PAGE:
Sculpting Membranes: Electron Tomography of Virus-Infected Cells
- Electron Tomography of virus-infected cells allow us to better understand how viruses remodel intracellular membranes to build up their replication factories.
- Fig. 1: Electron tomography (ET) analysis of the membrane rearrangements induced by different members of the genus Flavivirus on endoplasmic reticulum (ER) membranes: (A) Dengue virus (DENV), (B) Tick-borne encephalitis virus (TBEV). Slices through tomograms of infected cells (on the left) and 3D top and lateral (90° rotation) views of the same tomograms (on the right) are depicted, showing the characteristic Flavivirus-induced replication vesicles (Ve). These vesicles are formed as invaginations of ER membranes that remain connected to the cytosol via 10 nm-pores (white arrows). (C) Schematic diagram of vesicle formation. Negative membrane curvature results in the formation of invaginations towards the ER lumen, generating arrays of vesicles that are known as vesicle packets (VP). Panels A and B are reproduced with permission from .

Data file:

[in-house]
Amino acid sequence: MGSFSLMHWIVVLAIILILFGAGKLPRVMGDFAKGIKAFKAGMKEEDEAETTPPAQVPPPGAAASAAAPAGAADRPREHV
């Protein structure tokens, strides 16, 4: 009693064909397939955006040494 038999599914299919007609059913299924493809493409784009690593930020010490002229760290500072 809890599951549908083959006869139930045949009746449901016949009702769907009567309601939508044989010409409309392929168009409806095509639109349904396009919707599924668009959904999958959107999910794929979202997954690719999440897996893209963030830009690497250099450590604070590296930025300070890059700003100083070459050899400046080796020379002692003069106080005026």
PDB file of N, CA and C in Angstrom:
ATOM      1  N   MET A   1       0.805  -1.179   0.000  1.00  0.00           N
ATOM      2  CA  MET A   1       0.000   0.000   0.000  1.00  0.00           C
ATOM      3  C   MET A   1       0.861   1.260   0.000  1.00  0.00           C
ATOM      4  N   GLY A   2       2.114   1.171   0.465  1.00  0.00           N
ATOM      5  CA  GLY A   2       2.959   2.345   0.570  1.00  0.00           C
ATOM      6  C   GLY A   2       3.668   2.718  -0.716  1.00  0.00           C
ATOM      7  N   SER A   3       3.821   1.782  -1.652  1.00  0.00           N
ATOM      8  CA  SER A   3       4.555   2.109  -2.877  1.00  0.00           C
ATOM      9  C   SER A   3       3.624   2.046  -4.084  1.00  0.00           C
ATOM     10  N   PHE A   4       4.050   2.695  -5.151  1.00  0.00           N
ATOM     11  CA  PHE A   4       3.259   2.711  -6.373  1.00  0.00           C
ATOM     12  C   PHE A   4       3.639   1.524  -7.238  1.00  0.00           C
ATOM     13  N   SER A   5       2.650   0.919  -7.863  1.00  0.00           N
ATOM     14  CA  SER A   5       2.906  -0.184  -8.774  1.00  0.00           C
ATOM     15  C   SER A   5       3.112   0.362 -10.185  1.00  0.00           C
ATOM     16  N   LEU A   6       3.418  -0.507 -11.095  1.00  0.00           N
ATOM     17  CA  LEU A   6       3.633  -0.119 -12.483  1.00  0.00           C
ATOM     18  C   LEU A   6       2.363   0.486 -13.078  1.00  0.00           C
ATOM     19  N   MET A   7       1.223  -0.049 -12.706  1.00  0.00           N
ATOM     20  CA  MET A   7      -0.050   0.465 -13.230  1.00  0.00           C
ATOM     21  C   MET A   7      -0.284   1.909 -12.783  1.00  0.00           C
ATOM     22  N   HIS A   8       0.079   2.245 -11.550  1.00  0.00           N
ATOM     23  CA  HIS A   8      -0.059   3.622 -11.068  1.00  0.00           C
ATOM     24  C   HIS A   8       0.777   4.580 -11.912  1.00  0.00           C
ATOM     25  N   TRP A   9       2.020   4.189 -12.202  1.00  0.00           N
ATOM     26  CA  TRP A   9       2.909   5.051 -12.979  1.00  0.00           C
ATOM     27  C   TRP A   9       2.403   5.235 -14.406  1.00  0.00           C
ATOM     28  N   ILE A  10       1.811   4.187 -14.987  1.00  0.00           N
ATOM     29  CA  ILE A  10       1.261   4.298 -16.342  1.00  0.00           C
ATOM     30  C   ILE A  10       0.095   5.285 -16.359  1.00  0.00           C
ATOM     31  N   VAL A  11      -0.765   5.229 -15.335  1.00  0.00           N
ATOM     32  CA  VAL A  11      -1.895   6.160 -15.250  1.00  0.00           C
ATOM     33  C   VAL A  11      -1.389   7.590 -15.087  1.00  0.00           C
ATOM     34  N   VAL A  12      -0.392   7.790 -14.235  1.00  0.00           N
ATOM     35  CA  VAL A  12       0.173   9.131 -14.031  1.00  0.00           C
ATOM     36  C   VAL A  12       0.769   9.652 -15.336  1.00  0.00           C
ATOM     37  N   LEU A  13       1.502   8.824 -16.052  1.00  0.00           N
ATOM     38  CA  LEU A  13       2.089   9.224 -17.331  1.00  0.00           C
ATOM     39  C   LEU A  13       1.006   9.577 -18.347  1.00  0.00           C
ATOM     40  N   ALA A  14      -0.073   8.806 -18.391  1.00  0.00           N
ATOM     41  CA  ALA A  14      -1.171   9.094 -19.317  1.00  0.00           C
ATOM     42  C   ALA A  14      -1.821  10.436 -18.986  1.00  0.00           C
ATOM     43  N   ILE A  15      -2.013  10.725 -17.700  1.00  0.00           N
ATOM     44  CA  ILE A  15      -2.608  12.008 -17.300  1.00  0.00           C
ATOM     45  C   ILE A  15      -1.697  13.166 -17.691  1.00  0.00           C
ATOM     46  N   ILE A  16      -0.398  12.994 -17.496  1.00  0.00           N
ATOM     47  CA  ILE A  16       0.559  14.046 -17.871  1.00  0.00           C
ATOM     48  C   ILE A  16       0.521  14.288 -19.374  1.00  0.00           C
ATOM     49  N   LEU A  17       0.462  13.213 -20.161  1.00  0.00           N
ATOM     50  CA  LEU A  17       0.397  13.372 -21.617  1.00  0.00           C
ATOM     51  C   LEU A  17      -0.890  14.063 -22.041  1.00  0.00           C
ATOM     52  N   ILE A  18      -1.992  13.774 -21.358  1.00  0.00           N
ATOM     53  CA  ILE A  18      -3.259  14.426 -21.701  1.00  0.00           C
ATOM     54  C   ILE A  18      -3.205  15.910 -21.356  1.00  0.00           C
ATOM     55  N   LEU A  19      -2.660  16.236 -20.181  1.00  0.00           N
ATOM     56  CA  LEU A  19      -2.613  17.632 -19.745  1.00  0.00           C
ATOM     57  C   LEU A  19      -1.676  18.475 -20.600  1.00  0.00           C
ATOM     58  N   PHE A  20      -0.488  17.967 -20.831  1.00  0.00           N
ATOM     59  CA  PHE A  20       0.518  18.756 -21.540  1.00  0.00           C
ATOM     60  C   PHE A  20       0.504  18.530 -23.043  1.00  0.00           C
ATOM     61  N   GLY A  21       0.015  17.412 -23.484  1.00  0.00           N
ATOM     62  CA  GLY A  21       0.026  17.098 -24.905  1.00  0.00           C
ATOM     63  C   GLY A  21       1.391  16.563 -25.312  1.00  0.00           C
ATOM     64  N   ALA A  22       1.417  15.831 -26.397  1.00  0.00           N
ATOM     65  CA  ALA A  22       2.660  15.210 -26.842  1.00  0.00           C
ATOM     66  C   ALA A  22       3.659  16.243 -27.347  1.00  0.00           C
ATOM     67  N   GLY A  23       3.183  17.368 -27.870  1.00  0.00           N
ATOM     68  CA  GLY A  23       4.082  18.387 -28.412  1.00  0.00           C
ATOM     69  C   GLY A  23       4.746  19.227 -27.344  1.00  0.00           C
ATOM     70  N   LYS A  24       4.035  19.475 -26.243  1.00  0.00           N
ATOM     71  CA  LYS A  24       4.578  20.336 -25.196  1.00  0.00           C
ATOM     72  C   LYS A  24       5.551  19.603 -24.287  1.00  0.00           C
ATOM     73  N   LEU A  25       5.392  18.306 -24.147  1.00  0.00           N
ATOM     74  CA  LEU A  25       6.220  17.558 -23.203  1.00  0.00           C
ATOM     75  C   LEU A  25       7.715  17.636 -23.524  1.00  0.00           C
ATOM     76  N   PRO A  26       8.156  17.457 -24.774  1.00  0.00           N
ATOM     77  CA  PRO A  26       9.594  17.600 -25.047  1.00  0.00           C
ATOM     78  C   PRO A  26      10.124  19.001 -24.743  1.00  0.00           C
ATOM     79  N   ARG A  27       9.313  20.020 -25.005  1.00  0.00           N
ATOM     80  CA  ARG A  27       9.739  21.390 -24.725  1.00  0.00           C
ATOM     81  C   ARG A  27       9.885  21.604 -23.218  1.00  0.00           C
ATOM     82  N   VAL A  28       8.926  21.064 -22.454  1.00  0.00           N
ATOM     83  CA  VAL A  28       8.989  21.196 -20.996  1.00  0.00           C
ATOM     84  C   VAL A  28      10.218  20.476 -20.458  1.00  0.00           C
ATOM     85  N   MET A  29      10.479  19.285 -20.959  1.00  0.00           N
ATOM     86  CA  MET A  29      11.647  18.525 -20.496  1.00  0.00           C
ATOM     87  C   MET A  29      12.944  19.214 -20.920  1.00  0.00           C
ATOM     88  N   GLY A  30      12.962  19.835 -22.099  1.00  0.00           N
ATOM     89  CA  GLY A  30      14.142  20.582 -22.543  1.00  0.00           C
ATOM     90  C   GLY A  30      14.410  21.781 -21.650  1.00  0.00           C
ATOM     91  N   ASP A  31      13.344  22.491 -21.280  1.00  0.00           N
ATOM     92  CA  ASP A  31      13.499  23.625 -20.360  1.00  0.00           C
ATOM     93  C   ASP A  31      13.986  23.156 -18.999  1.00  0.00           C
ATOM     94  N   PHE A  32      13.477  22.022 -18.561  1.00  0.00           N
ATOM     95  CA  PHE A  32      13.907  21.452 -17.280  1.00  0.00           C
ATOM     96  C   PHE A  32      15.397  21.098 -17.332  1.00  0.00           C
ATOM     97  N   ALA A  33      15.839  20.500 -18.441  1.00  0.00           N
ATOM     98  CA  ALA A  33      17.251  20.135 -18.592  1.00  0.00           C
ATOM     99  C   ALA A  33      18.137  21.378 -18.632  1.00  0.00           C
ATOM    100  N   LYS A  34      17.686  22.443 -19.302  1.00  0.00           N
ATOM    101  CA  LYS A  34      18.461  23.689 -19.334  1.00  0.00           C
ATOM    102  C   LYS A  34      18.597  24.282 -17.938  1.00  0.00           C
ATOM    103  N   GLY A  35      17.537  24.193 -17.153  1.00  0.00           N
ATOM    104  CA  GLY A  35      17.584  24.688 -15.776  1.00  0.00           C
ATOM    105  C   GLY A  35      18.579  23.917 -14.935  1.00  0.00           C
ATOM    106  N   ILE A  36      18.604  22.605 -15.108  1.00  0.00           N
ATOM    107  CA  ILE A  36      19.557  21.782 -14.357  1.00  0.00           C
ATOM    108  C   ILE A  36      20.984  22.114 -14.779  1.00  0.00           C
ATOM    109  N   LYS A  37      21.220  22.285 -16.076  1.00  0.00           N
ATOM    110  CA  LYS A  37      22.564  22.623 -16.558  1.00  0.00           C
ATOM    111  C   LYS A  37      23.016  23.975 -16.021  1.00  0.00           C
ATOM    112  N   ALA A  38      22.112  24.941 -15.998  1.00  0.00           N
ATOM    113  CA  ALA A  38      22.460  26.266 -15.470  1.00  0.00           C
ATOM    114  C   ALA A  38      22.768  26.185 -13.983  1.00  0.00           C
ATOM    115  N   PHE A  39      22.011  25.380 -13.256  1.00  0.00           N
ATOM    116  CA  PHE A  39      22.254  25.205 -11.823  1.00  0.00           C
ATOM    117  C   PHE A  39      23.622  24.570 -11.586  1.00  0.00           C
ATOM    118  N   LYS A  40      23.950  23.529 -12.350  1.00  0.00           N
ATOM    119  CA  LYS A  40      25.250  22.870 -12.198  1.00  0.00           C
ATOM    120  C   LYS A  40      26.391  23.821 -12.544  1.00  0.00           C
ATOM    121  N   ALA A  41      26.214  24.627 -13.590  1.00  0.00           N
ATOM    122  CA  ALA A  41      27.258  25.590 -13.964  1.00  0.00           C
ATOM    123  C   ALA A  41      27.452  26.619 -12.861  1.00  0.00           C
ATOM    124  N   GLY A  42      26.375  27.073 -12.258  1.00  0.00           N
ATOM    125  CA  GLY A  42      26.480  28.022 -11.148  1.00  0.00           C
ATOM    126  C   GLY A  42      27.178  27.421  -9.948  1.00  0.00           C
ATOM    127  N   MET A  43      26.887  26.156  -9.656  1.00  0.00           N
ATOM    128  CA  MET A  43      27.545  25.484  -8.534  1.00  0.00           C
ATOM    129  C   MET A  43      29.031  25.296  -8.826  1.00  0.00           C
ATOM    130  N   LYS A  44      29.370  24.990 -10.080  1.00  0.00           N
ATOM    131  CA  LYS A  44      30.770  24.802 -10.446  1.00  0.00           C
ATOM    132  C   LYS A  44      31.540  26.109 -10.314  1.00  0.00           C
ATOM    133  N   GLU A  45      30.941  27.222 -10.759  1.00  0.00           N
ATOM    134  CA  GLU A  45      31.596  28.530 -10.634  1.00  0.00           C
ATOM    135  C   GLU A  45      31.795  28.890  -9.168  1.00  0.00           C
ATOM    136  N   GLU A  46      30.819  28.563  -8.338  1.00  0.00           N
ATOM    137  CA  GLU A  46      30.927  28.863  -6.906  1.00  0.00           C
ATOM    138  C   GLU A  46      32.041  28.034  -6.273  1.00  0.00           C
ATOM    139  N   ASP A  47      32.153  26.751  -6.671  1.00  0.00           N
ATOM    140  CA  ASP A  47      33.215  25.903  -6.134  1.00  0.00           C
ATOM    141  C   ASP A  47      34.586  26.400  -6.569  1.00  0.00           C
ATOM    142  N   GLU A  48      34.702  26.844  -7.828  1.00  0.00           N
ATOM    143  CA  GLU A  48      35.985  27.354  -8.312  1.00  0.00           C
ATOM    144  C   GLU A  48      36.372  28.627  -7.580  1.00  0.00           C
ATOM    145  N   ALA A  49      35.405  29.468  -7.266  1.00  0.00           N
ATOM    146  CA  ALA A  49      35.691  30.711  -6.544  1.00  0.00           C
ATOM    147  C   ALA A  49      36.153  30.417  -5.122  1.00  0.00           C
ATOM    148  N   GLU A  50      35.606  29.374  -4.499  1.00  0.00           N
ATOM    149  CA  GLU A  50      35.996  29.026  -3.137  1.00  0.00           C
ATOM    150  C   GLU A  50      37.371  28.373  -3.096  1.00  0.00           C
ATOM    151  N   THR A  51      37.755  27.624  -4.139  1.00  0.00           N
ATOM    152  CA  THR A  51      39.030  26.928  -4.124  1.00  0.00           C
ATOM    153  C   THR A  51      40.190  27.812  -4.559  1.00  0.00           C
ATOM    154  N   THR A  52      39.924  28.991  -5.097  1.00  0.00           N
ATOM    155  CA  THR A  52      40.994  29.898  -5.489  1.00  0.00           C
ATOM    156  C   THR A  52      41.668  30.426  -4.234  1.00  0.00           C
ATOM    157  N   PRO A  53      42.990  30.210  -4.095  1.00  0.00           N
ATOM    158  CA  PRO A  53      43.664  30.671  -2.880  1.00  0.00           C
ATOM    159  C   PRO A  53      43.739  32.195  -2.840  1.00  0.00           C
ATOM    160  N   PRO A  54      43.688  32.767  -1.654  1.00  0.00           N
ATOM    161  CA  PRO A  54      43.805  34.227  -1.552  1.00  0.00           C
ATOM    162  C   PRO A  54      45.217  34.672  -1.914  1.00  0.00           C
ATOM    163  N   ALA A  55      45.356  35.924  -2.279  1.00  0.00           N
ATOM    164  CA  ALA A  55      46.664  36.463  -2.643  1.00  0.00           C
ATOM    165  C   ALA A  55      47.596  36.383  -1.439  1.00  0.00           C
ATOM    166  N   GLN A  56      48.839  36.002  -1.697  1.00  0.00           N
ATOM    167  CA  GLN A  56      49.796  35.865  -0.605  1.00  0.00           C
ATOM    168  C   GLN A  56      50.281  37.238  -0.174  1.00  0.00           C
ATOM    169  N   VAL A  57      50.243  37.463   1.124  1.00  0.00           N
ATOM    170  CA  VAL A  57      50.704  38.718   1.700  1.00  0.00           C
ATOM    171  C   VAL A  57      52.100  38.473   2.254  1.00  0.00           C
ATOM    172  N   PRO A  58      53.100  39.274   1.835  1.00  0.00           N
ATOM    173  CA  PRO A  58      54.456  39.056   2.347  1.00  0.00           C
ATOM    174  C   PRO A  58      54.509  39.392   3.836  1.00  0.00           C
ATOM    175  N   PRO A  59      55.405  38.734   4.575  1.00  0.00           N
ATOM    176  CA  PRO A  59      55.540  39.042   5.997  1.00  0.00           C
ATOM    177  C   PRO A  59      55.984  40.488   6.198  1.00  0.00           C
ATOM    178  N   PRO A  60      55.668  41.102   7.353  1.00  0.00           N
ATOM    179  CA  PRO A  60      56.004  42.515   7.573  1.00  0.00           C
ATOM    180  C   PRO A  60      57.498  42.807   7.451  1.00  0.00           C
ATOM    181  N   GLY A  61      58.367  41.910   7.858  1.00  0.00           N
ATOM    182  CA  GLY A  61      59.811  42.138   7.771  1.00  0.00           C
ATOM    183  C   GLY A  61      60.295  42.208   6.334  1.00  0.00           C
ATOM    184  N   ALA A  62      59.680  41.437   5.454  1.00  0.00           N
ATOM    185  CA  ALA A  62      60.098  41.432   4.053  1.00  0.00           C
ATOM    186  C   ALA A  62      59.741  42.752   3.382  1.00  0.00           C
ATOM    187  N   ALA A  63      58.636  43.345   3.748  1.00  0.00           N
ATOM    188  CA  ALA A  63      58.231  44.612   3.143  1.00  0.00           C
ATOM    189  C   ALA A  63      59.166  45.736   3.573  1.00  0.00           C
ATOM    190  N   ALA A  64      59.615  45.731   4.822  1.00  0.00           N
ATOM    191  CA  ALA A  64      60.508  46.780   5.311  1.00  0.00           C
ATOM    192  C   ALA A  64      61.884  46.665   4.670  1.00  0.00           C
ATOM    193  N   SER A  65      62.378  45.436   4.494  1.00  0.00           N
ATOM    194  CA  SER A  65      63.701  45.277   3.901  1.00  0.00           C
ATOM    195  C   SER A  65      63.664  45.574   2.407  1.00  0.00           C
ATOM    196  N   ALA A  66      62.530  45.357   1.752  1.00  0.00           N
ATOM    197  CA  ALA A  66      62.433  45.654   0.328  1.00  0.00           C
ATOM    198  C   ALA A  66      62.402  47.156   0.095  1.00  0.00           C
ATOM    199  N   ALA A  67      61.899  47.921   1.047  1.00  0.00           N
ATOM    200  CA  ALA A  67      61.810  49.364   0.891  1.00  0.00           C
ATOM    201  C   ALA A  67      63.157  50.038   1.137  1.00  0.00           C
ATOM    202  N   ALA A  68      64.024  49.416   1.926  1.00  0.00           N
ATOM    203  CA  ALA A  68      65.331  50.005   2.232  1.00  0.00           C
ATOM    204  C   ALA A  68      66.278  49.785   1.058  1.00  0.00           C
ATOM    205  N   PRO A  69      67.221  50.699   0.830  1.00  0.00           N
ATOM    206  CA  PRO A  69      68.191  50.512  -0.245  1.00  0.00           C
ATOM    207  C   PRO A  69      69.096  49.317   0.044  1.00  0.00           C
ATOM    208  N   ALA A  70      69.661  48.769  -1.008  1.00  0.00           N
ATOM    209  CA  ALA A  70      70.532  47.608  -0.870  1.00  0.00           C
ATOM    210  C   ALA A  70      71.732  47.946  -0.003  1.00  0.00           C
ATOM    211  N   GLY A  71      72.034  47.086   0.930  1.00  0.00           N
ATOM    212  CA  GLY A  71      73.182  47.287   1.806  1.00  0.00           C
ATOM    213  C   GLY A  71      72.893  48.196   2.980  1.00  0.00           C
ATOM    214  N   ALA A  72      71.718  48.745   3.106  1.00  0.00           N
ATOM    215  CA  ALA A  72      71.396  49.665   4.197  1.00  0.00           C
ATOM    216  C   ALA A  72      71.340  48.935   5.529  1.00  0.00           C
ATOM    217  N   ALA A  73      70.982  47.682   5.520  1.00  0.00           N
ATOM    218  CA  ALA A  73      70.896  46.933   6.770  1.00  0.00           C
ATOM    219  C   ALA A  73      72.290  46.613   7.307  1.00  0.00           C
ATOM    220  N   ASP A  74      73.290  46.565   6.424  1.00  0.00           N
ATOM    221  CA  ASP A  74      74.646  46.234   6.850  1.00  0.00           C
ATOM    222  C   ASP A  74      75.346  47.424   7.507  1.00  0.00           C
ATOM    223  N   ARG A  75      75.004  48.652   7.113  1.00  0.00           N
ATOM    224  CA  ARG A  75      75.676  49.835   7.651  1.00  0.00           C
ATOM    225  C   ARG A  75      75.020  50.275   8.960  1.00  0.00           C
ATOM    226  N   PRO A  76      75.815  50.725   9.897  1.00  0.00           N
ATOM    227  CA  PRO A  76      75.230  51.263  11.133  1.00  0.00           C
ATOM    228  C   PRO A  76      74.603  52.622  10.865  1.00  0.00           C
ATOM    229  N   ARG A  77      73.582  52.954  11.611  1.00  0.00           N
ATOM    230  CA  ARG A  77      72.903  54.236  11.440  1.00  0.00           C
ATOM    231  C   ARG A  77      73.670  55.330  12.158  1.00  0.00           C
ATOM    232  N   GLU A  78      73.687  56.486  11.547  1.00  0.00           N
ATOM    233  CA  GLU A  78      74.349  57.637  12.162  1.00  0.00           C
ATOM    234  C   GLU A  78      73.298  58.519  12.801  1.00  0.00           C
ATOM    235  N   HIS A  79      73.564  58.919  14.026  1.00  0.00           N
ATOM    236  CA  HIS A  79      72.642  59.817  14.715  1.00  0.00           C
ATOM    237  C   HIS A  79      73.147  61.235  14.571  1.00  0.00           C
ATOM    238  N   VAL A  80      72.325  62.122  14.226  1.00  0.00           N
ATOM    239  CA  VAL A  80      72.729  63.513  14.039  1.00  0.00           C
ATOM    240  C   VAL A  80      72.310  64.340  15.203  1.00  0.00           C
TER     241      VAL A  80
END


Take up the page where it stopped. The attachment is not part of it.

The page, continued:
- Fig. 2: Electron tomography (ET) analysis of the membrane rearrangements induced by Hepatitis C virus (HCV, genus Hepacivivus). (A) A slice through a tomogram of infected cells (on the left) and 3D top and lateral (90° rotation) views of the same tomogram (on the right) are depicted, showing the characteristic HCV-induced double membrane vesicles (DMVs). These DMVs remain connected to ER membranes via neck-like structures (white arrows). (B and C) Schematic diagrams of hypothetical DMV formation mechanisms. (B) HCV proteins might induce positive membrane curvature generating exvaginations of ER membranes towards the cytosol, giving rise to cytoplasmic vesicles. These vesicles might undergo a secondary invagination and subsequent double membrane wrapping, originating DMVs. (C) By analogy to flaviviruses, HCV proteins might induce invaginations of the ER membrane. Extensive invagination leads to a local ‘shrinking’ of the ER lumen and membrane pairing. Panel A is reproduced with permission from . Panels B and C are adapted from .